November 17, 2017

Feedback: Letters to LJ, November 15, 2015 Issue

“Roving is a great service addition if staffing levels allow, but there’s certainly nothing wrong with a manned central location for any type of information service situation”

Better to be there!

No one in my library believes they are “purveyors of rare and secret answers” (Maxine Bleiweis, “Making Desk a Four-Letter Word,” BackTalk). I’ve worked in many library systems and have never encountered that attitude among staff, who generally aim to be helpful. Why resort to this type of stereotype to bolster a questionable proposal?

Roving is a great service addition if staffing levels allow, but there’s certainly nothing wrong with a manned central location for any type of information service situation. Why must it be one or the other, particularly when your one-sided method involves “a sign on the desk referring people in another service point” (whatever that is), “forward the phones” (to whom or to where), or placing a sign-up sheet asking for ways to contact people when you return. Isn’t it better simply to be there in the first place?

—Craig Holmes, Reference Libn., Southington P.L., CT

Good in theory

I agree, the idea is great (Maxine Bleiweis, “Making Desk a Four-Letter Word,” BackTalk). I would love to see my library function as if none of us were behind a desk. Our ILS does not have a mobile platform, so we are not able to take requests or search items in the stacks. We do not have mobile phones, so the unending ringing would immediately draw us to the desk. If our goal is to provide great customer service every time, why would you put up a sign on the desk? Why would we make an active point to ignore these members? I agree having one person in the stacks may be helpful, but I would love to hear the angry calls to the director of a metropolitan library that puts up a sign and leaves the desk unmanned for a week…. Many libraries have departments specifically for this function. Not every system needs its Reference staff to wear all the hats. Good in theory, but I know for my library it would be poor in practice. Maybe for those small one-branch rural libraries, but not here.

—Name withheld

A combo is ideal

Speaking from experience, I think that the ideal solution is a combo (Maxine Bleiweis, “Making Desk a Four-Letter Word,” BackTalk). With two staff members, Bleiweis’s model works: have someone at a reference/information service point and another on the floor. That’s probably optimal customer service. Industry­wide, how many people are nailed to their chairs/desks and never meet a customer? Without people moving around the floor, the obvious danger is that many customers go unattended.

—Nancy Kuhn-Clark, Fairfield, CT

Long live the MLIS

Having worked in a public library for the past 11 years in the Adult Services department at 16 hours a week, I decided to get my MLIS because I was not allowed to even apply for a full-time job unless I had that degree (Cheryl LaGuardia, “Where Are We Headed? An Unscientific Survey,” Not Dead Yet).

I am one semester away from earning my degree, but I continue to read that MLIS degrees aren’t the way to go anymore. I don’t like the fact that ten people in the survey by LaGuardia said, “Don’t do it!” That is what I was told years ago by two different librarians, which is why I didn’t do this sooner. I hope that all of this time, effort, and money haven’t been for naught because librarianship is now my fifth career (after journalism, teaching, technical writing, and tutoring), and I am certain I have finally found my calling. Truly hoping that the MLIS is “not dead yet.”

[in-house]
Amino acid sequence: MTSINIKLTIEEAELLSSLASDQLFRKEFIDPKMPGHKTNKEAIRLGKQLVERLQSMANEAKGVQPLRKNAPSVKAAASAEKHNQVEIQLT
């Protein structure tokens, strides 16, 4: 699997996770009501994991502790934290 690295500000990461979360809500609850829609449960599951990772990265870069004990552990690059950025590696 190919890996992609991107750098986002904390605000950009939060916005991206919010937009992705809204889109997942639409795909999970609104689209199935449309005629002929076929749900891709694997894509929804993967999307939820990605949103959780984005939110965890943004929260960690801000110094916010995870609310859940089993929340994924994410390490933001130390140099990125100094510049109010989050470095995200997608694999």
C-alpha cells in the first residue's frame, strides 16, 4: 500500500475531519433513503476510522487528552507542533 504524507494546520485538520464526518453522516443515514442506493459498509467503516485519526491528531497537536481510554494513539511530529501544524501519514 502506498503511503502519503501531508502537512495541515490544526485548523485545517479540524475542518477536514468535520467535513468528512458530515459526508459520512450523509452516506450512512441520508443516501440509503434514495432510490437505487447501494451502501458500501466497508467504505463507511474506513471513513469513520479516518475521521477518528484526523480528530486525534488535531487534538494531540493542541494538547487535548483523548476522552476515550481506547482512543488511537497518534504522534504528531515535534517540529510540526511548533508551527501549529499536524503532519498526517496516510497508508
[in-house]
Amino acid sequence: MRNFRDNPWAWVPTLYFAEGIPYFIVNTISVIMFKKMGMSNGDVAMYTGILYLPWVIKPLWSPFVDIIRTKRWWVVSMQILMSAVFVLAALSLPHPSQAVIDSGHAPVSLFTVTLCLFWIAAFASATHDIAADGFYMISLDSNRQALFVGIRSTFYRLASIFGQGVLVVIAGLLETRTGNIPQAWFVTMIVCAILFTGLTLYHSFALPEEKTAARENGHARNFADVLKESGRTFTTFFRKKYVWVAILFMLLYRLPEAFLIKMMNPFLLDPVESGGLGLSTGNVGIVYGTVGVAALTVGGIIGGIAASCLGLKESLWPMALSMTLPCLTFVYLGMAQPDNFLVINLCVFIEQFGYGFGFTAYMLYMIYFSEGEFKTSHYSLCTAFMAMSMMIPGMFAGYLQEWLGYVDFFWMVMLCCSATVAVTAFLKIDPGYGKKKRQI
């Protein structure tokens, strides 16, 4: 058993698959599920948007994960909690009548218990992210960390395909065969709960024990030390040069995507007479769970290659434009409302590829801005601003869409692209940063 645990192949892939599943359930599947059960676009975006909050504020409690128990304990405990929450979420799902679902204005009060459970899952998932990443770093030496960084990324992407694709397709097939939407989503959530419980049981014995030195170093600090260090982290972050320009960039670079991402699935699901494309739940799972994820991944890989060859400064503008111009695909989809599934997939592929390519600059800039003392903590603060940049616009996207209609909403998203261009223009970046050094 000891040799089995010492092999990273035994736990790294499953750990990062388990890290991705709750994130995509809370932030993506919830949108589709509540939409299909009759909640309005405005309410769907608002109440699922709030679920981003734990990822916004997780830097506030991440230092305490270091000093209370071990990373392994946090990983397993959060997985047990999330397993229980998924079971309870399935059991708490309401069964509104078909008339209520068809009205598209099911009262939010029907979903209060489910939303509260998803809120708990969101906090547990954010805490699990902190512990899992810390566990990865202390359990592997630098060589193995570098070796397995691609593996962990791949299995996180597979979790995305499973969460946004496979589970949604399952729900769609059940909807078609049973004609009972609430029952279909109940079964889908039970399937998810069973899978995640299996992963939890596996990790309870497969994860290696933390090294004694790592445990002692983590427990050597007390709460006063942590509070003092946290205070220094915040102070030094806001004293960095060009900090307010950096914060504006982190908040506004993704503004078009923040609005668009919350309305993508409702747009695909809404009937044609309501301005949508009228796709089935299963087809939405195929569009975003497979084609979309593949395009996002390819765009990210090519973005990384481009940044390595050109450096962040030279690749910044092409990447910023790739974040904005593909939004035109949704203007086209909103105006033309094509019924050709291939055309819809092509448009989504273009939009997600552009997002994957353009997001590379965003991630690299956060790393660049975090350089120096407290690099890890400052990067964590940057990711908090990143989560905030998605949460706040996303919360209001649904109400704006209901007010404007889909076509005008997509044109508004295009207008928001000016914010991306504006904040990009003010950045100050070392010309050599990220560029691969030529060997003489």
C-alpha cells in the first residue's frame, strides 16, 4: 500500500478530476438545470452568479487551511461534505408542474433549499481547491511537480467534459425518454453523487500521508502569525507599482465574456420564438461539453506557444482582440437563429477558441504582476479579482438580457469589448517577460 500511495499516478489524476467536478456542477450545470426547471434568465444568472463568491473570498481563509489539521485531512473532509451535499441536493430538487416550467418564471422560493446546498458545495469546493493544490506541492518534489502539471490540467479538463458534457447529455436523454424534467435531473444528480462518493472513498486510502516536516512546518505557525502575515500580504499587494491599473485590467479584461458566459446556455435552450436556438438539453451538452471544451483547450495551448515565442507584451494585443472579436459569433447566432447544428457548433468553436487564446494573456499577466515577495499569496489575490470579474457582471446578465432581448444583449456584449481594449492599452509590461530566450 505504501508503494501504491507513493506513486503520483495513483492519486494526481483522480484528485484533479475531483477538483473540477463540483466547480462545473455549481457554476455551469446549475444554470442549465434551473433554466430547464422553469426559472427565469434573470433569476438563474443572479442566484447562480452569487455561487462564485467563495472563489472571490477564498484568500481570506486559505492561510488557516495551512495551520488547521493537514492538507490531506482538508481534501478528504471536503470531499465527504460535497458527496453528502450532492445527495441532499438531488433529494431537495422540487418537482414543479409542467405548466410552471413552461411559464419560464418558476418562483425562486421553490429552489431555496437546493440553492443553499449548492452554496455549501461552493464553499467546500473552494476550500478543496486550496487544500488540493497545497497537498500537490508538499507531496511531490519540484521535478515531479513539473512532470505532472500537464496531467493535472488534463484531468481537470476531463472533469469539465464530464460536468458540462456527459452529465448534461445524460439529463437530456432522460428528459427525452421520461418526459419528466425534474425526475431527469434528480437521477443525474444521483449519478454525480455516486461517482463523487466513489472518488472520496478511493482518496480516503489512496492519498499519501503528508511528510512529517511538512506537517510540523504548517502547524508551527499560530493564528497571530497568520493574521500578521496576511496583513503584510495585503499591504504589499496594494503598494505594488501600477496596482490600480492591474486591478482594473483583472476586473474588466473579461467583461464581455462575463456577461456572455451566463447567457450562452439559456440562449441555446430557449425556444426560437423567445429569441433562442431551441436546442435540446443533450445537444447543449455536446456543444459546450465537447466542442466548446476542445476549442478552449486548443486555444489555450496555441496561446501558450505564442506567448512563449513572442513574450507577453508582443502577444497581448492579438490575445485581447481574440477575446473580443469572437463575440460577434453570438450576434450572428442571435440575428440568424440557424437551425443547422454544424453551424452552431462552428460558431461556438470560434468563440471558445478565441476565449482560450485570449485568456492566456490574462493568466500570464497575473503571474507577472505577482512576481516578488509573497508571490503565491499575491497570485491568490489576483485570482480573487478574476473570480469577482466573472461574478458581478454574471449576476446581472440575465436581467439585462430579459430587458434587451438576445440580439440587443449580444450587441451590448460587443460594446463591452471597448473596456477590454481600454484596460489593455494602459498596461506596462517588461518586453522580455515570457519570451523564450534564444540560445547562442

—Laura Ploenzke, Reference Specialist, Westlake Porter P.L., Westlake, OH

Crony politics

At no point in [Waldack’s] response does he say why [Arthur] Jaros is qualified, nor does he justify Mayor [Martin] Tully’s decision in putting Jaros on the board, other than blaming opponents for disliking the decision (William Waldack, “Apathy is the threat,” Feedback, LJ 10/1/15, p. 11). Being elected to the Park District does not qualify someone to be a library trustee. Show me where Jaros has cared about the library outside of trying to tell a school library how to run itself. Show me where he has volunteered or been a member of the Friends of the Library or been involved in any way, shape, or form with the [Downers Grove PL]. Where is his passion? Why does he deserve to be appointed a leader of something he barely knows anything about?

Jaros is a political appointment because Waldack and Tully want to cut the library budget and fire people. [That’s] not pulling anything new out of the political playbook. It’s just unfortunate that Waldack thinks he can destroy a great library because he thinks that its services, which are not only vaunted by voters but members of other communities as well (and other librarians), are not worthwhile.

So by all means, dig in those heels. If both Waldack and Tully didn’t know about the book banning, I’m sure it will look great come election season when people start asking appointees to be vetted or if [it’s] just another long line of government bureaucrats who practice Illinois crony politics.

—Name withheld

This article was published in Library Journal's November 15, 2015 issue. Subscribe today and save up to 35% off the regular subscription rate.

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